The odds of obesity increases significantly for instant coffee drinkers who used sugar and creamer, with their BMI being over 23. However, those who drank filtered coffee did not show a significant increase in being overweight or abdominal obesity.

A similar study in Finland found that Swedish women who consumed more than 6 cups of coffee daily tend to have higher BMI than the group who consumed less than 2 cups daily [9].

While these studies don’t explicitly measure the sugar content, we can assume that there is a correlation between what we put in our coffee and our waistline.

According to the United States Department of Agriculture, or USDA, 100 grams of sugar equates to 387 calories. For reference, the recommended daily calorie intake is 2000 calories for females, and 2500 for males [10].

A grande iced pumpkin spice latte from Starbucks contains approximately 46 grams of sugar — or 178 calories [11]. Or if you grab a chocolate cookie crumble creme frappuccino, you almost have a full meal consumed with 450 calories for the entire drink, 185 calories from that coming from just sugar [12].

But not all coffee is bad. Iced coffee comes in at around 80 calories, with most of it coming from the two spoons of sugar you’ve put in [13].

Caffeine high and low, but sugar is forever

The caffeine content and its positive implications can also vary from brew to brew. According to the British Journal of Nutrition, variability is so high that the caffeine content of caffeinated coffee can range from 68 mg to 259 mg. A study of caffeine concentration obtained from the same outlet over six consecutive days was varied between 259 mg to 564 mg per cup [14].

The sugar content, however, is something that remains mostly stable.

While a study in Germany showed that coffee consumption prevented weight gain and improved glucose tolerance, the study itself was done in a controlled lab and on mice. This means that the diet is highly regulated and isolated based on coffee consumption [15].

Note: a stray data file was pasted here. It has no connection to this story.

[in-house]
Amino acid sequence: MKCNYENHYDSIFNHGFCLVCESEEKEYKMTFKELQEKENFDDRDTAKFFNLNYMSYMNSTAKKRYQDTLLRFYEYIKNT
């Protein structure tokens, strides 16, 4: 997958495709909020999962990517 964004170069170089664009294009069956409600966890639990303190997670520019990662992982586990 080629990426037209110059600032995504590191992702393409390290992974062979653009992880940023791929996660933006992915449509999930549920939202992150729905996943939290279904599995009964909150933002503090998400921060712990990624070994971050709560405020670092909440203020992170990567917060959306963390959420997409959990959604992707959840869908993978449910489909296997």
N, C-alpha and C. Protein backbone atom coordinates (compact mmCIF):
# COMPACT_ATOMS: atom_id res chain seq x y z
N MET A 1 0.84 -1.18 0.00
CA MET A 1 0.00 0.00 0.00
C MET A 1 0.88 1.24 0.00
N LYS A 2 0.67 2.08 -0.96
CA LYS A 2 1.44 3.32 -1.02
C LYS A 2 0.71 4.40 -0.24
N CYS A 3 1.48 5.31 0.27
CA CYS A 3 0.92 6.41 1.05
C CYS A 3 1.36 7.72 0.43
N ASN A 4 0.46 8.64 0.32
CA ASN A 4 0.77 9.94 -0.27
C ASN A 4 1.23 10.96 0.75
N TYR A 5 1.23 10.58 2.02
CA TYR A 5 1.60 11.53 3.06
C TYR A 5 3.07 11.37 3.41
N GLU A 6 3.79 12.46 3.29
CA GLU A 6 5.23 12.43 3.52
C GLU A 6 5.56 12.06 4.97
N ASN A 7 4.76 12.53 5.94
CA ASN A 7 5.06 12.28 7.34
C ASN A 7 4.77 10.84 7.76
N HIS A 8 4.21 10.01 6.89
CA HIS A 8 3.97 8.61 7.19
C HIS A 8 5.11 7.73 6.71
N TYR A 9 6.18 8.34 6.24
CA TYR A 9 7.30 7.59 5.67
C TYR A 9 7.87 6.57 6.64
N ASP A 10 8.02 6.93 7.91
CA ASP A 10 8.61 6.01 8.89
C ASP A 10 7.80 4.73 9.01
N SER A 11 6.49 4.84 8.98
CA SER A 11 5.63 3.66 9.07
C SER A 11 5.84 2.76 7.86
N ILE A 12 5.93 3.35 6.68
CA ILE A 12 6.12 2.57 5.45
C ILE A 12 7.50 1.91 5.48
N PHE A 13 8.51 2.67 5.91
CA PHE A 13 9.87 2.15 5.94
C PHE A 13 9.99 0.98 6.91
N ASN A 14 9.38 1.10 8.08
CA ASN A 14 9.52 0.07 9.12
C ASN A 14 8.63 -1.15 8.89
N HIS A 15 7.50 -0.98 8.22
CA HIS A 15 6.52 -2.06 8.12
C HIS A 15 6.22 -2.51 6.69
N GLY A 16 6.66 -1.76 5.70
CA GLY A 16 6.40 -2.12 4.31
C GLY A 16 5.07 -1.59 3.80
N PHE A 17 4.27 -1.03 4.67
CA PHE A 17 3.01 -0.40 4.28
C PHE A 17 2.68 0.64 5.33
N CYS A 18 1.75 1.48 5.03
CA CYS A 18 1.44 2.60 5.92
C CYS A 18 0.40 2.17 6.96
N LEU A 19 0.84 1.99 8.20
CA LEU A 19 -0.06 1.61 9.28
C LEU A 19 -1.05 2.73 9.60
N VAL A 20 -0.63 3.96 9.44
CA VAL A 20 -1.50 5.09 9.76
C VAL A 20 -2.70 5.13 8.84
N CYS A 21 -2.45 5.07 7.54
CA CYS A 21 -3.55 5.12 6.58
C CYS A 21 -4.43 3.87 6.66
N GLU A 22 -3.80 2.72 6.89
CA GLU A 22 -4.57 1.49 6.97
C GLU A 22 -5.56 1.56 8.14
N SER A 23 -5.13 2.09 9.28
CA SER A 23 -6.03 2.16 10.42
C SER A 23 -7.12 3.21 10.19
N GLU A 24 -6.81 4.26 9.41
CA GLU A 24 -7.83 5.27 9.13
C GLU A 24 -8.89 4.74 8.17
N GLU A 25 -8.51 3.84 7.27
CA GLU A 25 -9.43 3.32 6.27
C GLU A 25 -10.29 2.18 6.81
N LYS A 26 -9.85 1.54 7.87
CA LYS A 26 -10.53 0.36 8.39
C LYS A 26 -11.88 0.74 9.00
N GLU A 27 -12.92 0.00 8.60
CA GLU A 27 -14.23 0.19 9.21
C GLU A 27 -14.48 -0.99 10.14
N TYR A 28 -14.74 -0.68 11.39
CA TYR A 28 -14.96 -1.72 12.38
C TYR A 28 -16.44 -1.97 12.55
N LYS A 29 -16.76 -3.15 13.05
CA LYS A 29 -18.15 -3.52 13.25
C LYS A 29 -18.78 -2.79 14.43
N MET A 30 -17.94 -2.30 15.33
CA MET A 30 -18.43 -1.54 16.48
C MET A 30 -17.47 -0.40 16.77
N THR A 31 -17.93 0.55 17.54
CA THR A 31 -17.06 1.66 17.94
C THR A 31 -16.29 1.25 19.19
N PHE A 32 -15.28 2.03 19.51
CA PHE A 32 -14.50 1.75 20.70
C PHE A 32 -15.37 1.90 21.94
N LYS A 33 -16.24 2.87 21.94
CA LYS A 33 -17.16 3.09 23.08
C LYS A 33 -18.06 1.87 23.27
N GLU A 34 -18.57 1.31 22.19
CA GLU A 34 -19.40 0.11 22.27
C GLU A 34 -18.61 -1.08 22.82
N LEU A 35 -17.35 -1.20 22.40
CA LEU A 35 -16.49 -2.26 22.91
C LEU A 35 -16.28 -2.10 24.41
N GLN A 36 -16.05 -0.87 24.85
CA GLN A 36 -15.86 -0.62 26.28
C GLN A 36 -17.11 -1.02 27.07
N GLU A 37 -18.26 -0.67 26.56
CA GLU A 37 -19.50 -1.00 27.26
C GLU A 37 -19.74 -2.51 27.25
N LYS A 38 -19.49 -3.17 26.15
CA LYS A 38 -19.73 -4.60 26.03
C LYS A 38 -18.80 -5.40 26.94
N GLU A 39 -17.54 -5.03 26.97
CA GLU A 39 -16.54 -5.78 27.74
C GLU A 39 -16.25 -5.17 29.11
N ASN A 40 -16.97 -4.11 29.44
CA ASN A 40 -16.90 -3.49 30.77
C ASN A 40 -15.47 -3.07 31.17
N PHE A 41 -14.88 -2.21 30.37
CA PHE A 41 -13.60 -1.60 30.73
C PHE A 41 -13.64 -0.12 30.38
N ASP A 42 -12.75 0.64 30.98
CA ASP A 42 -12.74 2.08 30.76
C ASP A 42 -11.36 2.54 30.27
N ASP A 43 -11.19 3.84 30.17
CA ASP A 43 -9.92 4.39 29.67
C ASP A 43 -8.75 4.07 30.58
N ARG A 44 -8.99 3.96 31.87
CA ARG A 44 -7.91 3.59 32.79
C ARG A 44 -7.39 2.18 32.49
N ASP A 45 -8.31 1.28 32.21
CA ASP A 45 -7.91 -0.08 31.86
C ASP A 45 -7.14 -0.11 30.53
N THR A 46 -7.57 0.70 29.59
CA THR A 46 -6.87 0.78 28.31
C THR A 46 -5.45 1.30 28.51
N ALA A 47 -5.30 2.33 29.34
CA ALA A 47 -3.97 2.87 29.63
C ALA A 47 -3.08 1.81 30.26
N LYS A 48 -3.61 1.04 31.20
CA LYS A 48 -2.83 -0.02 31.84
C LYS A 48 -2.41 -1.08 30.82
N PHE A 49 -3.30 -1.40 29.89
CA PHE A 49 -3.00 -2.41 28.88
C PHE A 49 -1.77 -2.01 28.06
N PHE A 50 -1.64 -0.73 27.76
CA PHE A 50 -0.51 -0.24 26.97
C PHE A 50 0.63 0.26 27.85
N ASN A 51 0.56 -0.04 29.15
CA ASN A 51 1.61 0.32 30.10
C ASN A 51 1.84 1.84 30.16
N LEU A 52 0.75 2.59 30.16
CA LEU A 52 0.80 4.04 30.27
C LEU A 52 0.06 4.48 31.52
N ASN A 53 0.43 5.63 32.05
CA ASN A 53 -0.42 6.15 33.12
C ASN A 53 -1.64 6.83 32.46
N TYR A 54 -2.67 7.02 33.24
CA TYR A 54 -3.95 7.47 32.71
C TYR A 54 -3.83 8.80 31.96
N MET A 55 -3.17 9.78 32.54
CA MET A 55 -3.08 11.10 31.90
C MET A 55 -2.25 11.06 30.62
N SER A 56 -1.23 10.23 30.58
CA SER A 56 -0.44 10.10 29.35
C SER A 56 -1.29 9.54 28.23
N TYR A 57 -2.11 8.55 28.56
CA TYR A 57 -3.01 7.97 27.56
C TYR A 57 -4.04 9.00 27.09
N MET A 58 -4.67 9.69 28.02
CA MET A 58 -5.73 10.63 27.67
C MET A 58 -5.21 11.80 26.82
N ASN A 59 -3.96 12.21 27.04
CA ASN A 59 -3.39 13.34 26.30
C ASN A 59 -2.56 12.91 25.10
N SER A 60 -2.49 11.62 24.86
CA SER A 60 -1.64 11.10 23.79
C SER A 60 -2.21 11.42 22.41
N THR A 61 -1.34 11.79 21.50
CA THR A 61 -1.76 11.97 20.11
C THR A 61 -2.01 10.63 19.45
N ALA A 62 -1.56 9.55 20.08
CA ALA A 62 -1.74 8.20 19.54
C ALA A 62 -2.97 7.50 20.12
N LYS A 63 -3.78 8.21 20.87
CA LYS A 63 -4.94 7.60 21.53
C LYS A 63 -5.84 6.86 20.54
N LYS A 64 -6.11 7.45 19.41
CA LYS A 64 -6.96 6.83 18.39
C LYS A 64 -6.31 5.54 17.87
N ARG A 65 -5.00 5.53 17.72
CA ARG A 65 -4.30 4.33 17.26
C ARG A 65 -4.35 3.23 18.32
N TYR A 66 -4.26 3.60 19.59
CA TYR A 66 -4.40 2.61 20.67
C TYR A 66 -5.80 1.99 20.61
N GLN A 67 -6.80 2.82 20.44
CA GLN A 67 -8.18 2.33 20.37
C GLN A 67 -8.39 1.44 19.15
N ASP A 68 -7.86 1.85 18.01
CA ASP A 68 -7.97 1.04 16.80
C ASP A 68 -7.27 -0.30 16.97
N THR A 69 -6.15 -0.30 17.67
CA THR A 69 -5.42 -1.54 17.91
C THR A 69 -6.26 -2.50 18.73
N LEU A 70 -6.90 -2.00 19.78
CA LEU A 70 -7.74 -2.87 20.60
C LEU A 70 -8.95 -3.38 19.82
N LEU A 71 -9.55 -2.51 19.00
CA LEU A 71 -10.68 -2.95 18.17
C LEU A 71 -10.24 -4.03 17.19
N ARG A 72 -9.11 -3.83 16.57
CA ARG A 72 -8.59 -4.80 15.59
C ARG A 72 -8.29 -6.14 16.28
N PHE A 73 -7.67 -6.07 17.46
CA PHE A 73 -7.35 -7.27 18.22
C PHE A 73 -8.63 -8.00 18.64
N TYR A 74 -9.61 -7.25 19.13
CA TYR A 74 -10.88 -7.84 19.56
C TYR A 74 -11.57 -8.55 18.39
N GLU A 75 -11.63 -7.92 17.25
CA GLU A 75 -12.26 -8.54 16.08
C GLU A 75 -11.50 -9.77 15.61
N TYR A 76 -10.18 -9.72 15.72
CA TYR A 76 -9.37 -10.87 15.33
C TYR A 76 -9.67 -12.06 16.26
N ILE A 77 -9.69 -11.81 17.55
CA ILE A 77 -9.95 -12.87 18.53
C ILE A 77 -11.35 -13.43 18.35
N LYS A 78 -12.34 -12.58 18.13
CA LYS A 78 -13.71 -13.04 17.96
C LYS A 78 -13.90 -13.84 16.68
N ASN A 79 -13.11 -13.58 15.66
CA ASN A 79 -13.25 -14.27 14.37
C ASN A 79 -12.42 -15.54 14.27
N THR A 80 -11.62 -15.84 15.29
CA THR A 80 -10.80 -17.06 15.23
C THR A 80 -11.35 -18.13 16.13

While the mice showed increased physical activity, induced by the controlled intake of caffeine, a study by The Journal of Pediatrics on adolescent girls found that physical activity has declined in general and replaced with increased sedentary activities. The Internet has displaced sleep and with the help of caffeine’s wakefulness factor, the extended screen time contributes to the general increase in BMI within the same year through a general loss of total energy expenditure [16].

From what we generally know, insufficient sleep contributes to daytime fatigue, which fuels further reduced physical activity and increased consumption of coffee.

How to drink your calories without fizzy drinks 101

As a society, coffee is what keeps us going. And what do we put in every cup we consume, in addition to coffee?


Sugar is considered a natural addiction. In part, it is because sugar has the ability to control your metabolism and general physiobehavioral system. Sugar addiction is often identifiable through the act of binging [17].

If you haven’t consumed sugar after some time, a withdrawal effect can take place, signaling your body that you are experiencing food deprivation, motivating you to go and seek out sugar-based foods. The feelings associated with withdrawals such as cravings, hunger pangs, and sometimes physical pain for a particular type of food is your sugar addiction pushing you into a vicious cycle that can lead to excess consumption [18].

You might end up eating an entire cake, or a packet of cookies. Or if you’re feeling conscious, short on time, and in need of quick energy — another cup of coffee.